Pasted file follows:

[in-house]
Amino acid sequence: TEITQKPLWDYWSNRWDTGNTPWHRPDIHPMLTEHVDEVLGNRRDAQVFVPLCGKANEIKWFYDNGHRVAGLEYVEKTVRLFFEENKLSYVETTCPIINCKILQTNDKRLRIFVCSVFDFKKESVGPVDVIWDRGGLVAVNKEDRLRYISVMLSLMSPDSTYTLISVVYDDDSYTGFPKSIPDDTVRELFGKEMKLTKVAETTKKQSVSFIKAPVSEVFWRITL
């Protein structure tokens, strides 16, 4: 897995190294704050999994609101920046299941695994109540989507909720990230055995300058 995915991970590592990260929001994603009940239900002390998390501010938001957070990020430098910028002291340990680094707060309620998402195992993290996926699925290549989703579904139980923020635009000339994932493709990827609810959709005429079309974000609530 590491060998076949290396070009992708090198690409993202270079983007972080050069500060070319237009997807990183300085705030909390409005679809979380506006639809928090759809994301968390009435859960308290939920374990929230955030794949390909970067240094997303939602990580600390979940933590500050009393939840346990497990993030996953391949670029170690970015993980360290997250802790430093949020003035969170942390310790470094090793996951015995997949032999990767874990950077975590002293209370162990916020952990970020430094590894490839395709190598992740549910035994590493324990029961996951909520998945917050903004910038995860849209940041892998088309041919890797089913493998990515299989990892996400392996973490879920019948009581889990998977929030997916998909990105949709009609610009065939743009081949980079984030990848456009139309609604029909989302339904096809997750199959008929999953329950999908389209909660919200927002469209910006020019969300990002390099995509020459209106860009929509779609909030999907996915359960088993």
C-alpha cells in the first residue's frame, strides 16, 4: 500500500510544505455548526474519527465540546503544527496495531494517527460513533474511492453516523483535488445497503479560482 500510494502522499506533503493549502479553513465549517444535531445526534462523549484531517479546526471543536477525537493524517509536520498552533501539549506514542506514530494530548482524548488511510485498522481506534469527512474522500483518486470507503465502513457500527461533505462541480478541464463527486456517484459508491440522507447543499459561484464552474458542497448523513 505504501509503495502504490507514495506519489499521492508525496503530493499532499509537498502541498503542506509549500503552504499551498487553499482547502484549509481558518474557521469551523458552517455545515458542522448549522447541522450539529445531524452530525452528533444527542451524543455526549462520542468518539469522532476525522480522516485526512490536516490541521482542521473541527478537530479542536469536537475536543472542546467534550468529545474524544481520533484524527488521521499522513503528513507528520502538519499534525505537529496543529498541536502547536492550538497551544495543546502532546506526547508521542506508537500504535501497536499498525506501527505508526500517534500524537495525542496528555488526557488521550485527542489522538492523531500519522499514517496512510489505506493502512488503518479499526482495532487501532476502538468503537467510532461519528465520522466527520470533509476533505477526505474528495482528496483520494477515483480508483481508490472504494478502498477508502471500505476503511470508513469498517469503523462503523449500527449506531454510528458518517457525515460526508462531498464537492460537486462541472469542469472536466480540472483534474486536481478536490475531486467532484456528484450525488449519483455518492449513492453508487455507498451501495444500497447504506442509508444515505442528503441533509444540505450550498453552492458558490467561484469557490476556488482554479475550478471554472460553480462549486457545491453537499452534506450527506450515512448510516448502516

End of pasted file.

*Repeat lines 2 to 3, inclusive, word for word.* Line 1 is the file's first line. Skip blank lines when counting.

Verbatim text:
Amino acid sequence: TEITQKPLWDYWSNRWDTGNTPWHRPDIHPMLTEHVDEVLGNRRDAQVFVPLCGKANEIKWFYDNGHRVAGLEYVEKTVRLFFEENKLSYVETTCPIINCKILQTNDKRLRIFVCSVFDFKKESVGPVDVIWDRGGLVAVNKEDRLRYISVMLSLMSPDSTYTLISVVYDDDSYTGFPKSIPDDTVRELFGKEMKLTKVAETTKKQSVSFIKAPVSEVFWRITL
């Protein structure tokens, strides 16, 4: 897995190294704050999994609101920046299941695994109540989507909720990230055995300058 995915991970590592990260929001994603009940239900002390998390501010938001957070990020430098910028002291340990680094707060309620998402195992993290996926699925290549989703579904139980923020635009000339994932493709990827609810959709005429079309974000609530 590491060998076949290396070009992708090198690409993202270079983007972080050069500060070319237009997807990183300085705030909390409005679809979380506006639809928090759809994301968390009435859960308290939920374990929230955030794949390909970067240094997303939602990580600390979940933590500050009393939840346990497990993030996953391949670029170690970015993980360290997250802790430093949020003035969170942390310790470094090793996951015995997949032999990767874990950077975590002293209370162990916020952990970020430094590894490839395709190598992740549910035994590493324990029961996951909520998945917050903004910038995860849209940041892998088309041919890797089913493998990515299989990892996400392996973490879920019948009581889990998977929030997916998909990105949709009609610009065939743009081949980079984030990848456009139309609604029909989302339904096809997750199959008929999953329950999908389209909660919200927002469209910006020019969300990002390099995509020459209106860009929509779609909030999907996915359960088993």